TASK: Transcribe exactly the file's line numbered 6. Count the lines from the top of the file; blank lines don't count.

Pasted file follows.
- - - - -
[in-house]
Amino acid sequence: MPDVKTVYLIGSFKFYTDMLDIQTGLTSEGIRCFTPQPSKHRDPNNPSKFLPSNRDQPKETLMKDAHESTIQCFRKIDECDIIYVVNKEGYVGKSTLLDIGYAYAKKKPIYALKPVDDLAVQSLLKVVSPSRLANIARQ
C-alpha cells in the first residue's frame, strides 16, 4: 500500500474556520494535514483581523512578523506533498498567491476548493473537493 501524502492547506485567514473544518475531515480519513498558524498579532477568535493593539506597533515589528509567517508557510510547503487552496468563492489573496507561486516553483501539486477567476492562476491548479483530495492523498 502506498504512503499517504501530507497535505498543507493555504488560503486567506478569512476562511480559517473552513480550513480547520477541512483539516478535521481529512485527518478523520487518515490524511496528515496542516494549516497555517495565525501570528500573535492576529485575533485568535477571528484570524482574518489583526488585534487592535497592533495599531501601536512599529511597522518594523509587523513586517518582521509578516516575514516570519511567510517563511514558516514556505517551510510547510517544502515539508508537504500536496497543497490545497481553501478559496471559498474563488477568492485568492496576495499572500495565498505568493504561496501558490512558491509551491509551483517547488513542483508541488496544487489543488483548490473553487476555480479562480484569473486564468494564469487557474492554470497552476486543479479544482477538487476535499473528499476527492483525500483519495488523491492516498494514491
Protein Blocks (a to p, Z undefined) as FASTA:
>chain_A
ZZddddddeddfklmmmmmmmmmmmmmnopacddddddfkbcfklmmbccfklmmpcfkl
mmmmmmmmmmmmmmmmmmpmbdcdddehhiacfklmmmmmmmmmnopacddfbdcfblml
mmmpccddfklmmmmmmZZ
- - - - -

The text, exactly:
ZZddddddeddfklmmmmmmmmmmmmmnopacddddddfkbcfklmmbccfklmmpcfkl